Rosemary-and-olive-oil focaccia was the bread special the last time we stopped by Whole Foods on Kirby. The flat, crunchy Italian bread dripping with olive oil didn't make it out of the parking lot in one piece. Day in and day out, Whole Foods stocks excellent European artisanal breads. The chewy Prussian rye is our favorite for ham sandwiches, and the pecan raisin bread is perfect for serving with gooey French cheeses. But the biggest sellers at Whole Foods are the large crusty ciabatta loaves. Ciabatta means "slipper" in Italian; the name refers to the flat shape of the bread, which gives it more crust area and makes it ideal for oversize sandwiches. The half-size ciabatta loaf is nice for smaller households (and smaller sandwiches). All three Whole Foods locations in Houston are supplied by the same central bakery, which is known as the Whole Foods Bakehouse.
One of the last of Houston's old-time tamale men was an American Indian named Walter Berryhill. Dressed in a white jacket and top hat, Berryhill sold tamales from his pushcart in River Oaks. He rigged the cart with a propane burner in order to comply with health department regulations and kept selling tamales long after most tamale men had disappeared. Berryhill's tamale cart is now chained to a pole at the corner of Westheimer and Revere in front of Berryhill Hot Tamales. The tiny restaurant sells five kinds of tamales based on Walter Berryhill's recipes: beef, pork, chicken, bean and spinach. These unique East Texas tamales are made with cornmeal, and they have a Southern corn-bread stuffing flavor and a satisfying heaviness. The bean and spinach tamales are both vegetarian, made without any lard. The beef, pork and chicken tamales have lots of meat, and Berryhill's chili gravy is served on the side.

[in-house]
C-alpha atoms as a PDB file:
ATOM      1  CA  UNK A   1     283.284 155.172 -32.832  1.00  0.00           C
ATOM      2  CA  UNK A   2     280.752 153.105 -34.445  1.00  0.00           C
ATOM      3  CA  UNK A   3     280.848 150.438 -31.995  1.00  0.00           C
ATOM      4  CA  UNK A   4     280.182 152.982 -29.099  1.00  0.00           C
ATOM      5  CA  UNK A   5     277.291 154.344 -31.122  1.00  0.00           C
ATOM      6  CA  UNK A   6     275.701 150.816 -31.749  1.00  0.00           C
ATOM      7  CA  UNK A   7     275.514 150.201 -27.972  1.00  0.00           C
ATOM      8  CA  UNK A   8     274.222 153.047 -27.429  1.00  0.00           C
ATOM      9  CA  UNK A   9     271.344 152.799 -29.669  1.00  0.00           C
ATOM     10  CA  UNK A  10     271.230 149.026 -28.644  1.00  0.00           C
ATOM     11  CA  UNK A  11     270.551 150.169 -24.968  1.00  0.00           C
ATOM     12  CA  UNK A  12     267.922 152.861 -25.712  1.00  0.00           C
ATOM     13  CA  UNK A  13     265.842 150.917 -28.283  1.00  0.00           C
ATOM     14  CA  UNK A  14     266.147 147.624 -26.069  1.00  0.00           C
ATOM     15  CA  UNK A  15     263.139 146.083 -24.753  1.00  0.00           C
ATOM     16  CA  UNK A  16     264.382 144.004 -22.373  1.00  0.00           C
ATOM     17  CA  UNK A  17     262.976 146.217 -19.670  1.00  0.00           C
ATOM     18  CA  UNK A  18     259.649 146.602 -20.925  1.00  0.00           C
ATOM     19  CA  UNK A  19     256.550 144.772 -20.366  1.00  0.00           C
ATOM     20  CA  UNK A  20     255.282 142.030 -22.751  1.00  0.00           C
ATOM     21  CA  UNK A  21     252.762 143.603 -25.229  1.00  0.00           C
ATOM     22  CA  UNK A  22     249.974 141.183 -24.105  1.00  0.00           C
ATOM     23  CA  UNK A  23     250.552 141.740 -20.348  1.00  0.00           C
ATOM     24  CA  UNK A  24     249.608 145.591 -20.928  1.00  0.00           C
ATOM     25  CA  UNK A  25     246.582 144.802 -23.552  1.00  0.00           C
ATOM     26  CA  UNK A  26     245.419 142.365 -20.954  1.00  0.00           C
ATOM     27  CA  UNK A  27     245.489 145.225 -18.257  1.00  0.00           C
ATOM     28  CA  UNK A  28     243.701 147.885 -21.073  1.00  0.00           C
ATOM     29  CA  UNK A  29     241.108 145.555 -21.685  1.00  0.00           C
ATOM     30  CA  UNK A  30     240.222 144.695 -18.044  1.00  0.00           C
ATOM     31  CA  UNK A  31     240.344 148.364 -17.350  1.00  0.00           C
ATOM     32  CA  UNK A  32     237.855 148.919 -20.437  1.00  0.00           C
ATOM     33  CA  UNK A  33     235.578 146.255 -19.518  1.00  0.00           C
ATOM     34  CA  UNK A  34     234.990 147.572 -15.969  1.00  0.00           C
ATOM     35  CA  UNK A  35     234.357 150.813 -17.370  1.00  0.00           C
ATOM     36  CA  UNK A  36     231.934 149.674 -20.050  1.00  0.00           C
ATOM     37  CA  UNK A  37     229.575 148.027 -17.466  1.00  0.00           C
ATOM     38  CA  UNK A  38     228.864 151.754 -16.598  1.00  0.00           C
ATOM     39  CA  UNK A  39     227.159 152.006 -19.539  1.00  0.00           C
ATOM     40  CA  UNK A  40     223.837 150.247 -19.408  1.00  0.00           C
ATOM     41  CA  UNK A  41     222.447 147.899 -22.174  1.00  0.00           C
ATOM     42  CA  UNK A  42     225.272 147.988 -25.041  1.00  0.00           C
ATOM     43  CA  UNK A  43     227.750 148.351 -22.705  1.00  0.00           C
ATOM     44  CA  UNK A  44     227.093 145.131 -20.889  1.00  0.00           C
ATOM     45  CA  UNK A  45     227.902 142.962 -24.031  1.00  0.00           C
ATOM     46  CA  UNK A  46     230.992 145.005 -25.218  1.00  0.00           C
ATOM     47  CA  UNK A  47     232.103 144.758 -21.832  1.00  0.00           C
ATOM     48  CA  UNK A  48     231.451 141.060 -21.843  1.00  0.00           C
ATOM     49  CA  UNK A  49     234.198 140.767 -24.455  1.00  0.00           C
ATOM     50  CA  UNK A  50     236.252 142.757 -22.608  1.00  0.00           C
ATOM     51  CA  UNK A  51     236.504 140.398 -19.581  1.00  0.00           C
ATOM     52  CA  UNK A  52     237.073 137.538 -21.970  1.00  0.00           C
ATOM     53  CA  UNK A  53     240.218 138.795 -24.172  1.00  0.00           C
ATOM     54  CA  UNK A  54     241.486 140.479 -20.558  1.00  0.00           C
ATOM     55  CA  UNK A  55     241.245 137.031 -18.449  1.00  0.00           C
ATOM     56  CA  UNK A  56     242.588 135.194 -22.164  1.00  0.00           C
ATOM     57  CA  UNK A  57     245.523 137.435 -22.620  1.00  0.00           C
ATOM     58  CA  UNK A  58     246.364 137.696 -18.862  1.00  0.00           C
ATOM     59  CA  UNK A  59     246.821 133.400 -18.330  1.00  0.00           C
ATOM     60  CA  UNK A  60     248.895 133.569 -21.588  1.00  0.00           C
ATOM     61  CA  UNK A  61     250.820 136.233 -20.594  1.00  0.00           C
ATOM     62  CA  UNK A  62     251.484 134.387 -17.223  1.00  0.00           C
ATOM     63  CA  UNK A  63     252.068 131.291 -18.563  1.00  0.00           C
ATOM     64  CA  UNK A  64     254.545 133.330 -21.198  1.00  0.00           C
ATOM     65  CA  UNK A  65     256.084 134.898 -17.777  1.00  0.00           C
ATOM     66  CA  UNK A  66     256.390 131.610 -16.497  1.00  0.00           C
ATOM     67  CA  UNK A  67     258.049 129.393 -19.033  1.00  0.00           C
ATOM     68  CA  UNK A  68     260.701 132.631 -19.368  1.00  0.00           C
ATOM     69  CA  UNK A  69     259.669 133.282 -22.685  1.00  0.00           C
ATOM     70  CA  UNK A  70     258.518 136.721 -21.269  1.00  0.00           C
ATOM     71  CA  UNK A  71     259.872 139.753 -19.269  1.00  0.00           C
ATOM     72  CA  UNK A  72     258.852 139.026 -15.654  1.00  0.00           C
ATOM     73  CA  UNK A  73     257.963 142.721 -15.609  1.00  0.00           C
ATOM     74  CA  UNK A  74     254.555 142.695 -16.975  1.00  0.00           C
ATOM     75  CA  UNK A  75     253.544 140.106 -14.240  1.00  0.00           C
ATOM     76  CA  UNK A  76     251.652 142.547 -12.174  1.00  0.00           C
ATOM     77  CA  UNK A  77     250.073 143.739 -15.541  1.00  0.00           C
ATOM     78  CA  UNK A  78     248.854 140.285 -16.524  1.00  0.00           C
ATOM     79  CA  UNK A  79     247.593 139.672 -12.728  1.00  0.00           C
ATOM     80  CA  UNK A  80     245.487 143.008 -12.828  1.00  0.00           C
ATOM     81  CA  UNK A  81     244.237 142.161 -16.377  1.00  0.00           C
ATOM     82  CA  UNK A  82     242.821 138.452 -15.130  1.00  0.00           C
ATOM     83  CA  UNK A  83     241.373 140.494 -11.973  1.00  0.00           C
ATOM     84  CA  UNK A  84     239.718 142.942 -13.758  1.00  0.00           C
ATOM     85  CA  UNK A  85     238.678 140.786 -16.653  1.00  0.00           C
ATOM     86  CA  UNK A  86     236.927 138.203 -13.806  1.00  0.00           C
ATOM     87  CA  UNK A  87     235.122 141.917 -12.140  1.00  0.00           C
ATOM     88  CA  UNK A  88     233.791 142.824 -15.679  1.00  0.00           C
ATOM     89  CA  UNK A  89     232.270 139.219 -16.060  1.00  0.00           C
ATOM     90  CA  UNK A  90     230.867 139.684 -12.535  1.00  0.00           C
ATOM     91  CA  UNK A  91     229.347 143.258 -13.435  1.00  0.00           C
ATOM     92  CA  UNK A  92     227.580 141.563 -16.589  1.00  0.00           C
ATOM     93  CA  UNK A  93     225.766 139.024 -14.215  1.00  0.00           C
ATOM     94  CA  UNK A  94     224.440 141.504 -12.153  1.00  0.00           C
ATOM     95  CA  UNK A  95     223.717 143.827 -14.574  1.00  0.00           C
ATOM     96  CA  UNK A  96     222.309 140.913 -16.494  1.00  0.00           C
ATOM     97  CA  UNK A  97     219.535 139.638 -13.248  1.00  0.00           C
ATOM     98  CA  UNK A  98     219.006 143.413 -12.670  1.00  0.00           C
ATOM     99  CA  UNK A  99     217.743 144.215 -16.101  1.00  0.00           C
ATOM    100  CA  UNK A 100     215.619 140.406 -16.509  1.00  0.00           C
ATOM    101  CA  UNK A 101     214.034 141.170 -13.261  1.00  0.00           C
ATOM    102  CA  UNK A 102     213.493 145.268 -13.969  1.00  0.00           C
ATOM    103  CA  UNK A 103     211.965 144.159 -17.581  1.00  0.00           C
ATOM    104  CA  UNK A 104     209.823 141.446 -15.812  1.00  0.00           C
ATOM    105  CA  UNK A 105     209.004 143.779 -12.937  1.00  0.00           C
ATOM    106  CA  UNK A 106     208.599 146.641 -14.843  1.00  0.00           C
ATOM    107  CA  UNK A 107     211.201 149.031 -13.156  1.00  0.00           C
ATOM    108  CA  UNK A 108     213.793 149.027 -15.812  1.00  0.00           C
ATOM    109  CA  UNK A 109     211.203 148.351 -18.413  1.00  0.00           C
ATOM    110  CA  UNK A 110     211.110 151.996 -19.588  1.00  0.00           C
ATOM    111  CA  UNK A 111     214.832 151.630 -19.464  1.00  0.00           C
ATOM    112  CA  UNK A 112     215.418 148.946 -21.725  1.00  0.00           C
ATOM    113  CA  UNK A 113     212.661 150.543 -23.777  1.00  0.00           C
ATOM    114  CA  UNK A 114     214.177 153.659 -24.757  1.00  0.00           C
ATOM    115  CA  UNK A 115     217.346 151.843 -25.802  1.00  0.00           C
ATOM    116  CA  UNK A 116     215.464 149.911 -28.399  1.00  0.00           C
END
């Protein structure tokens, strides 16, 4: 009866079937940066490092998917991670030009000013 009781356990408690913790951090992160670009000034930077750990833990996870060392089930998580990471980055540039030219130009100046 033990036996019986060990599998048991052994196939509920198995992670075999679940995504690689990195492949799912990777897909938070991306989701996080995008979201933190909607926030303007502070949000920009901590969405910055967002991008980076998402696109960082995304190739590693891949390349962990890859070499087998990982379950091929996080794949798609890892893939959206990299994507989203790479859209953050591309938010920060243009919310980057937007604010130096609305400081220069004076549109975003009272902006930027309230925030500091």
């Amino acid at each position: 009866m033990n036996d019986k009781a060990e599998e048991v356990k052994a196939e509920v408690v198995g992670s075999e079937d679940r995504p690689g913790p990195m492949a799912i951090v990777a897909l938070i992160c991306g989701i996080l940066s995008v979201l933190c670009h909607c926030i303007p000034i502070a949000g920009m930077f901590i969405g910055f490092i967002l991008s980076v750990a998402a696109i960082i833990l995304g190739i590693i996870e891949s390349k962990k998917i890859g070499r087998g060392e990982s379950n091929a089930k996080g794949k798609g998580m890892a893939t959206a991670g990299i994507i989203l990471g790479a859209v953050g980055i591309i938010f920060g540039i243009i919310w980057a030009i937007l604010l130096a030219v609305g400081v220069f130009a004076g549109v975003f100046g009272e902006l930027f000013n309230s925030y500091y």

First, you need to take into account the logistics of eating while driving. For the record, a car with a standard transmission is not the most desirable drive-thru vehicle, unless you have someone in the passenger seat to help out. Shifting gears complicates unwrapping and eating your dinner, and may even offset the benefit of efficient drive-thru food -- that is, food with a low soilage quotient. Okay, we made up that term, but we mean food that isn't likely to land on your lap, your tie, your blouse or your passenger (gotta watch those turns!). For years, the most efficient car food was the burger (and if you ever find yourself in Manvel, do not pass up the little shack with the orange roof that is Dilly Burger), but we have found a delicious Mexican twist to the meat-between-bread concept. The chicken torta from Taqueria Fiesta Guadalajara is held together with just the right combination of lettuce, tomato, guacamole, chicken and crema (glorious crema!). The fresh bolillos put a sesame-seed bun to shame. Taqueria Fiesta Guadalajara has been open just five short months, and there's no menu board or speakers to cut in and out while you place your order. You drive up to the window, a beautiful young woman hands you a menu, and you make your selection. The food is made to order and piping hot. The licuado de plátano hits the spot as you drive off -- searching the radio dial for some Tejano dinner music.
After five years of satisfying customers with his famous black-pepper crabs ($11.95), Kim Son owner Tan La became concerned that the restaurant's most spectacular menu item was becoming passé. So he sent his mother back to Vietnam to find another crab recipe. She returned with one for tamarind crabs ($11.95), a dish introduced last year that marries Kim Son's plump, succulent crabs with a sweet and tart sauce rendered from the fuzzy, knobby tamarind bean. The crabs are stir-fried in the oh-so-sticky sauce and served up, usually four to a platter. No matter how many extra napkins they provide, it's not enough. You don't want to miss any of the sweet meat tucked strategically inside the crustacean, but the sauce itself is so good you may find yourself licking the shells -- and your fingers, again and again. After a meal of these, you'll find yourself wishing Kim Son had just one more thing: a shower.